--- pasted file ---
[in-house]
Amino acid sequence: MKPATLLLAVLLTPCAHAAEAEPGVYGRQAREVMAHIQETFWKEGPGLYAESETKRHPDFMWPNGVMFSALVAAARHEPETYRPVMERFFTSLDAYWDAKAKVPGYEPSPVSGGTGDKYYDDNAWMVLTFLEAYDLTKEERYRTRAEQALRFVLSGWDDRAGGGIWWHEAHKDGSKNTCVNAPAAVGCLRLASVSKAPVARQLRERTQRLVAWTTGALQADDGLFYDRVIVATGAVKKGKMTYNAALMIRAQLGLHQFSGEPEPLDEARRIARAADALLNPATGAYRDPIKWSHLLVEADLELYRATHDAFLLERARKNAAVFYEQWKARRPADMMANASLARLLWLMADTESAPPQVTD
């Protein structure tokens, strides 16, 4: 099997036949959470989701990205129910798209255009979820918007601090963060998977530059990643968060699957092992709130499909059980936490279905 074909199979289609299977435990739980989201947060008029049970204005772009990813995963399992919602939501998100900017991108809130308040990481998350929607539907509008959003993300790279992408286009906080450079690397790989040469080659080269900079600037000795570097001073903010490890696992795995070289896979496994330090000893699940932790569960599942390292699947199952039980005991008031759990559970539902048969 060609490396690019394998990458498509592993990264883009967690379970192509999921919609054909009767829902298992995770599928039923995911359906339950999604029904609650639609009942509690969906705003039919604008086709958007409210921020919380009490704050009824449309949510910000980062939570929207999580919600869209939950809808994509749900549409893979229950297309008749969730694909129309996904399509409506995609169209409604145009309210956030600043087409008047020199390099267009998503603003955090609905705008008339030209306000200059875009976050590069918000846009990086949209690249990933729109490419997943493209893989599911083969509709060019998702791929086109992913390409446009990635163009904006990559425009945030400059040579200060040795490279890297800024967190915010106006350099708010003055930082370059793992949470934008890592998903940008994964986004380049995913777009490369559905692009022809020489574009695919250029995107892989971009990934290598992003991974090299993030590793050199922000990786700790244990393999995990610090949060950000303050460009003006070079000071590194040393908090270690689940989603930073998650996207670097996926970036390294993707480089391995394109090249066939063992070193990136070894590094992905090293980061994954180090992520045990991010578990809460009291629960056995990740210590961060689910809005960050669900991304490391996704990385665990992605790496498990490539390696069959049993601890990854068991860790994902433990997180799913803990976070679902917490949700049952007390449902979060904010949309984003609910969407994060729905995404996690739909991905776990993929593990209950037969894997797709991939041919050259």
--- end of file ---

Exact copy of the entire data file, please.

[in-house]
Amino acid sequence: MKPATLLLAVLLTPCAHAAEAEPGVYGRQAREVMAHIQETFWKEGPGLYAESETKRHPDFMWPNGVMFSALVAAARHEPETYRPVMERFFTSLDAYWDAKAKVPGYEPSPVSGGTGDKYYDDNAWMVLTFLEAYDLTKEERYRTRAEQALRFVLSGWDDRAGGGIWWHEAHKDGSKNTCVNAPAAVGCLRLASVSKAPVARQLRERTQRLVAWTTGALQADDGLFYDRVIVATGAVKKGKMTYNAALMIRAQLGLHQFSGEPEPLDEARRIARAADALLNPATGAYRDPIKWSHLLVEADLELYRATHDAFLLERARKNAAVFYEQWKARRPADMMANASLARLLWLMADTESAPPQVTD
């Protein structure tokens, strides 16, 4: 099997036949959470989701990205129910798209255009979820918007601090963060998977530059990643968060699957092992709130499909059980936490279905 074909199979289609299977435990739980989201947060008029049970204005772009990813995963399992919602939501998100900017991108809130308040990481998350929607539907509008959003993300790279992408286009906080450079690397790989040469080659080269900079600037000795570097001073903010490890696992795995070289896979496994330090000893699940932790569960599942390292699947199952039980005991008031759990559970539902048969 060609490396690019394998990458498509592993990264883009967690379970192509999921919609054909009767829902298992995770599928039923995911359906339950999604029904609650639609009942509690969906705003039919604008086709958007409210921020919380009490704050009824449309949510910000980062939570929207999580919600869209939950809808994509749900549409893979229950297309008749969730694909129309996904399509409506995609169209409604145009309210956030600043087409008047020199390099267009998503603003955090609905705008008339030209306000200059875009976050590069918000846009990086949209690249990933729109490419997943493209893989599911083969509709060019998702791929086109992913390409446009990635163009904006990559425009945030400059040579200060040795490279890297800024967190915010106006350099708010003055930082370059793992949470934008890592998903940008994964986004380049995913777009490369559905692009022809020489574009695919250029995107892989971009990934290598992003991974090299993030590793050199922000990786700790244990393999995990610090949060950000303050460009003006070079000071590194040393908090270690689940989603930073998650996207670097996926970036390294993707480089391995394109090249066939063992070193990136070894590094992905090293980061994954180090992520045990991010578990809460009291629960056995990740210590961060689910809005960050669900991304490391996704990385665990992605790496498990490539390696069959049993601890990854068991860790994902433990997180799913803990976070679902917490949700049952007390449902979060904010949309984003609910969407994060729905995404996690739909991905776990993929593990209950037969894997797709991939041919050259």